jsherk wrote:When is your trial date? Basically if they provide you with all the disclosure you asked for by about two weeks before the trial, then they have met their obligation. Ontario case law has stated that the remedy for not providing disclosure is to schedule new trial and tell the prosecution to provide it. So usually an 11b will never succeed on your first trial date. If you return to a second trial date though, and disclosure is still not provided then there is a better chance that it will succeed. But if that second trial gets put over to a third trial and then they still don't get disclosure, then there is a very very good chance an 11b will succeed. Of course if you have the time to put into preparing it, then go for it because it will show them you are serious about getting this info.

Now seperate from the charge itself, you should consider both filing a complaint against the police officers and filing a civil suit.

Here is some good information on filing a complaint against police (item #5 about half way down the page article):
http://mtcsalc.org/en/publications/police-powers/?p=2

If you are thinking about a civil suit as well (in order to receive a settlement) then look at this:
http://www.charneylaw.ca/suepolice.html
As a side note for civil suits, malicious prosecution is very hard to prove. Here is a good article suggesting faulty investigation is a better way to go.
http://www.shillers.com/pdf/Charter%20D ... ficers.pdf
Thanks a ton for that. I filed complaints against them with the OIPRD and they're useless as tits on a bull. No one there even spoke to me, just ruled in the cops favor. After digging around turns out they find in favor of the police 99.3% of the time. So another feel-good, do-nothing, useless waste of tax dollars.

I spoke with a few lawyers who were kind enough to provide some general advice along the same line, as well as file cases with the Ontario Human Rights Commission. From everything I've researched it seems the only time the cops get motivated to do the right thing is when they're getting sued. So depending on the outcome of this thing I'll definitely be looking at trying to find lawyers who work pro bono or at least on contingency and sue the *EDIT* out of everyone because I really have nothing else to lose. May as well rack up all the debt I can and then declare bankruptcy later on. I've so had it with this goddamned province.


Halsy
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Unread post by Halsy on

Decatur wrote:And as for disclosure. Just because you ask for it, doesn't mean that you will get it from the prosecutor.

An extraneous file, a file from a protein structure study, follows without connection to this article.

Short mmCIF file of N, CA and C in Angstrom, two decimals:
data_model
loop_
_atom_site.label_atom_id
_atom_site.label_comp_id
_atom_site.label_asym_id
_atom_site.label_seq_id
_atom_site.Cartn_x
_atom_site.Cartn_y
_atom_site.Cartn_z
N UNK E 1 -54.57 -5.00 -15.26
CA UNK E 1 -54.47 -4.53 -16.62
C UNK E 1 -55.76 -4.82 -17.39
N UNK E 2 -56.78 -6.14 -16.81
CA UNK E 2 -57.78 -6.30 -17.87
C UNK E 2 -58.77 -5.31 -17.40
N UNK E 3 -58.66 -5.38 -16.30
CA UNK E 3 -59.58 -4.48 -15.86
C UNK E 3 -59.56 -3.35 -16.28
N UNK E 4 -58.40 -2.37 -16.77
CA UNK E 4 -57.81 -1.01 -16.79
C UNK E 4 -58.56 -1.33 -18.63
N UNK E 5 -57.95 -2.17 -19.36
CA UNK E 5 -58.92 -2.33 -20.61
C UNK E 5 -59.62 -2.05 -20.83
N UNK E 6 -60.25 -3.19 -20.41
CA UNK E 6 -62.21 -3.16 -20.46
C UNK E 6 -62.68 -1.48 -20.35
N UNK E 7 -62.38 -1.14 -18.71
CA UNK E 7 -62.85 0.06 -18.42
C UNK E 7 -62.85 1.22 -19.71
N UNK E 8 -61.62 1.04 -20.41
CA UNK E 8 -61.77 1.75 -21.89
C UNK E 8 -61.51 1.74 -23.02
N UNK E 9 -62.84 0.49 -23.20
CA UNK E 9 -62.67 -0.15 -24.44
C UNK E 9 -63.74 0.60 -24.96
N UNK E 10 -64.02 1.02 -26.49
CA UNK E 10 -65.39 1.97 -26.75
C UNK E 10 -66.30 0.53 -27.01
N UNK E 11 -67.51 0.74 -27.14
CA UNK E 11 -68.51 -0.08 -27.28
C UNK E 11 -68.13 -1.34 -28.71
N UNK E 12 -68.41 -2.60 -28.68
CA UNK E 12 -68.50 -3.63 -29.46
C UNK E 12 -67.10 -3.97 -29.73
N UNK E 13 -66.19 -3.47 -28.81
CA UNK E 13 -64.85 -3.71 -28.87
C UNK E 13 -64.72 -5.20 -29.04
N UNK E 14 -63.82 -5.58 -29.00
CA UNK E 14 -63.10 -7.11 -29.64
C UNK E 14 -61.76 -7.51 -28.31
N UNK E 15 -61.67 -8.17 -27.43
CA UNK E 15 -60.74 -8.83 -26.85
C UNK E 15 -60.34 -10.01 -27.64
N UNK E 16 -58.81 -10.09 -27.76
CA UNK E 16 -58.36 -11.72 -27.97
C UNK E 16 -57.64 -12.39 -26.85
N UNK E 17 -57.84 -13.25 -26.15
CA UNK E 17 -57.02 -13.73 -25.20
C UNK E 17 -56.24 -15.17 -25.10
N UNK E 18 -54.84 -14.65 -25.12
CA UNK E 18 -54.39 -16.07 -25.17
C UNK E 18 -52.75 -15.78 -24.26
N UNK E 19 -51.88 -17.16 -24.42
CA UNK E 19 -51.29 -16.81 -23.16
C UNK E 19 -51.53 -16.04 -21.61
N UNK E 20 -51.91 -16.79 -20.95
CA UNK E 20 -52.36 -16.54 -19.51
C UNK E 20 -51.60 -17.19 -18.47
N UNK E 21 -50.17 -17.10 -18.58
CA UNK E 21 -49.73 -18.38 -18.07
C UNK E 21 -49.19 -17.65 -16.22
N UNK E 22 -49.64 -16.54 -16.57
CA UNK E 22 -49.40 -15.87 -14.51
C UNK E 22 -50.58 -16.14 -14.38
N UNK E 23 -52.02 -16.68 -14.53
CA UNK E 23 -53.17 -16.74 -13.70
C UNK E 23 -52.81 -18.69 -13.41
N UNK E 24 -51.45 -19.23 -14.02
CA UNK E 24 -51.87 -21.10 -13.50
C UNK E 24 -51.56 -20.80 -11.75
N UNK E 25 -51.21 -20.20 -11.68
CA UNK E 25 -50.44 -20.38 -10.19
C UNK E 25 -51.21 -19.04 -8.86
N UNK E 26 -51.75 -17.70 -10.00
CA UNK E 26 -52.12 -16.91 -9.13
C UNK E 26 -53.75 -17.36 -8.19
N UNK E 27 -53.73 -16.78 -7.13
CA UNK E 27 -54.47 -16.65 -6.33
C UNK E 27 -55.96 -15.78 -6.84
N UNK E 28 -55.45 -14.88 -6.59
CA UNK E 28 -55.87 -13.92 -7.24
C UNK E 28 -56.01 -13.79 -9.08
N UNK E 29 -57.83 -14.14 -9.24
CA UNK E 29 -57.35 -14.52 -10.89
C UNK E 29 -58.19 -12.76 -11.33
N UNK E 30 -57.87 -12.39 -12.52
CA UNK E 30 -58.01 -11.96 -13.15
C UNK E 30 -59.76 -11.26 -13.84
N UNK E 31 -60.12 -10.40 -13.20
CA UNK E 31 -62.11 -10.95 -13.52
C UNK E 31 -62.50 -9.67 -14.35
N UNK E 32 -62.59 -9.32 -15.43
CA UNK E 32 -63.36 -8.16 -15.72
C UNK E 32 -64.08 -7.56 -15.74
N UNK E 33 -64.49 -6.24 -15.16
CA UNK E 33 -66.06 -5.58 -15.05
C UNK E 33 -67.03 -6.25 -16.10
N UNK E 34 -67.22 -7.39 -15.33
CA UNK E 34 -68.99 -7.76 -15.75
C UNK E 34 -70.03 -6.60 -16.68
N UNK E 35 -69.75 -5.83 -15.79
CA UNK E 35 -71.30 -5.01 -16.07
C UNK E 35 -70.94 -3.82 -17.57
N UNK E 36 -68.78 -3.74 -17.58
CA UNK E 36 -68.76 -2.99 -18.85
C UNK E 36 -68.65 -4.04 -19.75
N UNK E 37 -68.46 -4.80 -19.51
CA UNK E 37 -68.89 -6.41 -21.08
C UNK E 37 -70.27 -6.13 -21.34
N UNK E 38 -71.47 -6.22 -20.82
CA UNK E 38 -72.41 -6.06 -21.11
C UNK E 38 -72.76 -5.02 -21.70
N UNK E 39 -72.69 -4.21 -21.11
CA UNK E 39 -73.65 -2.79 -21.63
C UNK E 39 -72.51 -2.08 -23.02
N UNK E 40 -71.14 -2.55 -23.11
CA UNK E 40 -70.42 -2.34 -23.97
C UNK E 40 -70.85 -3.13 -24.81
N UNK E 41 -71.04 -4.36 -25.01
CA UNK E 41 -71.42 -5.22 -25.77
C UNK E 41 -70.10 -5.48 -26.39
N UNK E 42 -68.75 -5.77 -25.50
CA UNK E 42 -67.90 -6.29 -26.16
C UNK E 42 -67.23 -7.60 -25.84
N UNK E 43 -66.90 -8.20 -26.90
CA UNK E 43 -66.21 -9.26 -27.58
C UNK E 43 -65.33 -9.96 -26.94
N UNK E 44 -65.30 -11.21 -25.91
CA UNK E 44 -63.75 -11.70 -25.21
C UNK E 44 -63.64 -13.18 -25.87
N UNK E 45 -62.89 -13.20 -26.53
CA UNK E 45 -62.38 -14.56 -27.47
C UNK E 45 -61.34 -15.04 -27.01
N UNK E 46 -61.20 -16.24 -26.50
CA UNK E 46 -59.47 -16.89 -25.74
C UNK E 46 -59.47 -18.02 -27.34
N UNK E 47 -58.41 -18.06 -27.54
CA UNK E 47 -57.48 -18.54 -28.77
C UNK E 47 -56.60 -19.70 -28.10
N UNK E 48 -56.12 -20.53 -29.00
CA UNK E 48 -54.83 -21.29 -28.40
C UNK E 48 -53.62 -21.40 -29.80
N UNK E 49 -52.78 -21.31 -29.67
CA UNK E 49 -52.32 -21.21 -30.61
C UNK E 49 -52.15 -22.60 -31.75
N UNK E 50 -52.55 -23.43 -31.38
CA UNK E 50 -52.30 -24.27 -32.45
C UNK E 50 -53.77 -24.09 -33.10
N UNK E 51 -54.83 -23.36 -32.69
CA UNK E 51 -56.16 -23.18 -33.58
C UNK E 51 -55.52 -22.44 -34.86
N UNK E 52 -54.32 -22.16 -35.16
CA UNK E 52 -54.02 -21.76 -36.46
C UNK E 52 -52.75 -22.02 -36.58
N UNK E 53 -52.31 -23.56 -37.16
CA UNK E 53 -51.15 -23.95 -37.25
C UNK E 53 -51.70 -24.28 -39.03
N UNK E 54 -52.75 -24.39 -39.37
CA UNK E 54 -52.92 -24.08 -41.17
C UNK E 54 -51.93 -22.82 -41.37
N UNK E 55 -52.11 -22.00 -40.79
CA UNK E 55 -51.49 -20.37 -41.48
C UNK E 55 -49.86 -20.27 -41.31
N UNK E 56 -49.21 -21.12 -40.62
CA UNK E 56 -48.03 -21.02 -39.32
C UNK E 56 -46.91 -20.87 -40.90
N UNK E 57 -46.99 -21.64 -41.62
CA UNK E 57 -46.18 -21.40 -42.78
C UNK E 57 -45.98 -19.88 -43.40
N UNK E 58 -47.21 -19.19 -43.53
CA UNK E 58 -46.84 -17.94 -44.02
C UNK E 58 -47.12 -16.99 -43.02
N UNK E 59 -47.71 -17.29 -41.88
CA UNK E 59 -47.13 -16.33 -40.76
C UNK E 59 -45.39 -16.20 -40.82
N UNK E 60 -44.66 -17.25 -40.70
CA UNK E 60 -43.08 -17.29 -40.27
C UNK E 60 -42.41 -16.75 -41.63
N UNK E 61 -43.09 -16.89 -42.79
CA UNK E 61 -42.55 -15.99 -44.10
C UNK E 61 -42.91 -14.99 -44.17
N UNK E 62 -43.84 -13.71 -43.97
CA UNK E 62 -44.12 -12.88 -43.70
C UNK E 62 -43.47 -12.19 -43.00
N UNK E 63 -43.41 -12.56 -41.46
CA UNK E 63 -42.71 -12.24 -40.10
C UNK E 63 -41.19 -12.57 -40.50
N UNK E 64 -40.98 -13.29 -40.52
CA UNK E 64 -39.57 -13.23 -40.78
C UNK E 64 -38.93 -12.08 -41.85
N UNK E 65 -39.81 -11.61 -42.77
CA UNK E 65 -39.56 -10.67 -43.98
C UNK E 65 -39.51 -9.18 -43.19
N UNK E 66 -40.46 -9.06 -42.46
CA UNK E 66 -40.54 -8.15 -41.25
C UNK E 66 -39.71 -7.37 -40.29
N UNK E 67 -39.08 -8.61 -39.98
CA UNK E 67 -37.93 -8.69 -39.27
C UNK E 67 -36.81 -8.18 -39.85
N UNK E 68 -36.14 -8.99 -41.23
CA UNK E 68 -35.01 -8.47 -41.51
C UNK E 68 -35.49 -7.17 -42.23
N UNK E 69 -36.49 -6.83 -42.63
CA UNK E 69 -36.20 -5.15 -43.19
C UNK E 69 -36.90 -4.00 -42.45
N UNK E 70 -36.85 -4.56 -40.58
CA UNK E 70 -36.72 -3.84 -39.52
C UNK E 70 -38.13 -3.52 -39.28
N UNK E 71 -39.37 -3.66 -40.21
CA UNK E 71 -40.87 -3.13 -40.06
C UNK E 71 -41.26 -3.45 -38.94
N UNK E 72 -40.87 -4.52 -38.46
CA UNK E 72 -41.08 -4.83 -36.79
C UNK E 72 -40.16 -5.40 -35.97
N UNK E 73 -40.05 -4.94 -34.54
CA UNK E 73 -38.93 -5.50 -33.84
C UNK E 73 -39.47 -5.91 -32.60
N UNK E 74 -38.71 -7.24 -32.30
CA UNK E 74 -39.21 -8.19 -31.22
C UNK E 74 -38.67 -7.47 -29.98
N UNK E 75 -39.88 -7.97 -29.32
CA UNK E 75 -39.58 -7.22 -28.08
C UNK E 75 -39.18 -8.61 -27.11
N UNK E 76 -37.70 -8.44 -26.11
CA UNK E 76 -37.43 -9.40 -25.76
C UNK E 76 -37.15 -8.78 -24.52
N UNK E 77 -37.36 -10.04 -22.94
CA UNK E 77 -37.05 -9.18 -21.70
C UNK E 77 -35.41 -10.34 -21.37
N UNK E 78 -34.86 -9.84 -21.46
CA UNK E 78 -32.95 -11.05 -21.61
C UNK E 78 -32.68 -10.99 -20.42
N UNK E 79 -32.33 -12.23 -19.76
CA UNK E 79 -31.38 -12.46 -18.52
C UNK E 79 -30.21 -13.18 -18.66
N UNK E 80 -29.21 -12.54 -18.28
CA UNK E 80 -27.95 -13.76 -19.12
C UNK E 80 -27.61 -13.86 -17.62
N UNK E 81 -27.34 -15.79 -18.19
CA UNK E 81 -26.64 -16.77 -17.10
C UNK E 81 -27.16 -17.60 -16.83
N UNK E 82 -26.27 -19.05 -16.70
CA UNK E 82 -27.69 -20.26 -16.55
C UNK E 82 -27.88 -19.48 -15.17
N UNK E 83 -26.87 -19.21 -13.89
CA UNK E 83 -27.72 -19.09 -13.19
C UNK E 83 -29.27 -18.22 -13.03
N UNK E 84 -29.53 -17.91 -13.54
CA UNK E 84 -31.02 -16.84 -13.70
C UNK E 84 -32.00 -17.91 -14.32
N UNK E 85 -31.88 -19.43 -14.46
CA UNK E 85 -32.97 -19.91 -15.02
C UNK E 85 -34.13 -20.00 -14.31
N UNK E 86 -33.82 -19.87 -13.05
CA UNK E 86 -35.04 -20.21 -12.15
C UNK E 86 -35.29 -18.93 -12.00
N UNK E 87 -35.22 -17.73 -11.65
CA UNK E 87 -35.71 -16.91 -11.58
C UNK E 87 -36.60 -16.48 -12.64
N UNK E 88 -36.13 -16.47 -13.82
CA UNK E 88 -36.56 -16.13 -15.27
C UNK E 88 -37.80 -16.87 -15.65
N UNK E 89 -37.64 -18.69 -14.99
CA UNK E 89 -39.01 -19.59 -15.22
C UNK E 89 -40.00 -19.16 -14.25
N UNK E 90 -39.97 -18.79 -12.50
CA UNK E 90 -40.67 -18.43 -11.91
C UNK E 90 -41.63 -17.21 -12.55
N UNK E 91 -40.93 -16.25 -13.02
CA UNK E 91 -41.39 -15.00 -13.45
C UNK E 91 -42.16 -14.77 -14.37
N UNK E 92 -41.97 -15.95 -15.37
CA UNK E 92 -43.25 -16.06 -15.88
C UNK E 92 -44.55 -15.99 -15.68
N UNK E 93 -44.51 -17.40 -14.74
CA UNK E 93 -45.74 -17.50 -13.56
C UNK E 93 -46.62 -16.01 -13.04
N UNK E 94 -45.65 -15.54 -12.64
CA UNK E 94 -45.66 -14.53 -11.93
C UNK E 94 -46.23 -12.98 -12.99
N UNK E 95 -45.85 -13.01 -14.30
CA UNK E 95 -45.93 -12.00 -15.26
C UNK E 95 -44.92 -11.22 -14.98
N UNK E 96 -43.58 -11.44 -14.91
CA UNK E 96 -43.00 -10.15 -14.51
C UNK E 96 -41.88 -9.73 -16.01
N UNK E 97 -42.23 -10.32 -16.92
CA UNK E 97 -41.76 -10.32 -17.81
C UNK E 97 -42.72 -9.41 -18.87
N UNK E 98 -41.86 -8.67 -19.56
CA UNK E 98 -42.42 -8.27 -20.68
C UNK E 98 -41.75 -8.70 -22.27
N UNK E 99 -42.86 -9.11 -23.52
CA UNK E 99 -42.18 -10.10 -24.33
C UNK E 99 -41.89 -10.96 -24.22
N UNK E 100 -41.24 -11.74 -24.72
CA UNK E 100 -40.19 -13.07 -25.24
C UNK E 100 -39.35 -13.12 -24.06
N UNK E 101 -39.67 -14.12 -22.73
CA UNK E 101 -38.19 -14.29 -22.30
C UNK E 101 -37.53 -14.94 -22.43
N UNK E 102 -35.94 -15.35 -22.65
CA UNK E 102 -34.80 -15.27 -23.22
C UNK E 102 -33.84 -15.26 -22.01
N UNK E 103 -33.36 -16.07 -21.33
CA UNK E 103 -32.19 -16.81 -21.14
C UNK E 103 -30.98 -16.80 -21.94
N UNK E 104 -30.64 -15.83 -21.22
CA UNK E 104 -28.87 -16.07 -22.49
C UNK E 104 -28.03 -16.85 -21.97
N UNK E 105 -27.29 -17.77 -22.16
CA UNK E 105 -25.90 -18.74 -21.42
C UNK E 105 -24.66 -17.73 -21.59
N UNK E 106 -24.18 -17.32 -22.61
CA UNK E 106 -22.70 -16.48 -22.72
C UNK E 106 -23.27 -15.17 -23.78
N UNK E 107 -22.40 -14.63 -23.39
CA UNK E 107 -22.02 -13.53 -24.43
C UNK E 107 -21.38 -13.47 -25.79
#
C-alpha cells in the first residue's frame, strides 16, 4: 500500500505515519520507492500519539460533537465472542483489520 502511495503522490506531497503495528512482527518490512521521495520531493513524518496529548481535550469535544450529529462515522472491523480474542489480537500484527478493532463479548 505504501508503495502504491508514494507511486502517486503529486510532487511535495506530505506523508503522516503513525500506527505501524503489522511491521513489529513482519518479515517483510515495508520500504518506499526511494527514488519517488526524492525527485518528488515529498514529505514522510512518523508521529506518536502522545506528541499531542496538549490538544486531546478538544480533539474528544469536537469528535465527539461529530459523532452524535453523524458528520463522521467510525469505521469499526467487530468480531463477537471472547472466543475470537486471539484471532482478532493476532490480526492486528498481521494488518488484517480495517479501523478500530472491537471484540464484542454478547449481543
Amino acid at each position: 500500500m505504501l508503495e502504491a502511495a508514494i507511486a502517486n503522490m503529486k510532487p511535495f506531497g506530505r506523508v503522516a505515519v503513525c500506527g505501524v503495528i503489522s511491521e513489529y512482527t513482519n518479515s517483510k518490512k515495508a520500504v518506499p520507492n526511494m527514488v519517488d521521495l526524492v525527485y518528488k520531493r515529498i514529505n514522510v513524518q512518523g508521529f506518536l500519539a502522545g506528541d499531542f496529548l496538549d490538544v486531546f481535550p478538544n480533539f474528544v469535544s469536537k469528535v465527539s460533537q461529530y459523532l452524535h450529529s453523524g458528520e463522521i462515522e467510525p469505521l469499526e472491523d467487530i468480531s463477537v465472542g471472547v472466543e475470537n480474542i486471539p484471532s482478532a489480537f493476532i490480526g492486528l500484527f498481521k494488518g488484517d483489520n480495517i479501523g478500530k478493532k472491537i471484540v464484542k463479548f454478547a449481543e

If you believe that the item exists and the prosecutor will not provide it, you have to convince the JP that it's needed.
Yeah, actually they do have to provide it. That was established by the SCC in the R. v. Stinchcombe case. A lawyer I consulted with turned me on to that and has had several cases stayed because of it. The SCCs take on it is that its all information that belongs to the public, not the Crown's secret little treasure trove. By denying the accused what they're asking for they're effectively rigging the case and that's simply not done.


argyll
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Unread post by argyll on

Stinchcombe does not give you carte blanche to get anything and everything. As was said, you can request anything you want and if you don't get it then you can make your argument to the judge as to why you think you should have it.
Former Ontario Police Officer. Advice will become less relevant as the time goes by !


jsherk
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Unread post by jsherk on

With regards to disclosure, here are some direct quotes from R. v. Stinchcombe, [1991] 3 S.C.R. 326:

"The Crown's discretion is reviewable by the trial judge, who should be guided by the general principle that information should not be withheld if there is a reasonable possibility that this will impair the right of the accused to make full answer and defence. The absolute withholding of information which is relevant to the defence can only be justified on the basis of the existence of a legal privilege which excludes the information from disclosure."

"…there is the overriding concern that failure to disclose impedes the ability of the accused to make full answer and defence."

"The right to make full answer and defence is one of the pillars of criminal justice on which we heavily depend to ensure that the innocent are not convicted."

"The trial judge may also review the Crown's exercise of discretion as to relevance and interference with the investigation to ensure that the right to make full answer and defence is not violated."

So the key is that you have to make a good argument for why you need something you are asking for. If you can give a good reason that you need it in order to make a full answer and defence, then it should be granted. If it is not granted, and then you lose the trial, it gives a great argument for an appeal.




+++ This is not legal advice, only my opinion +++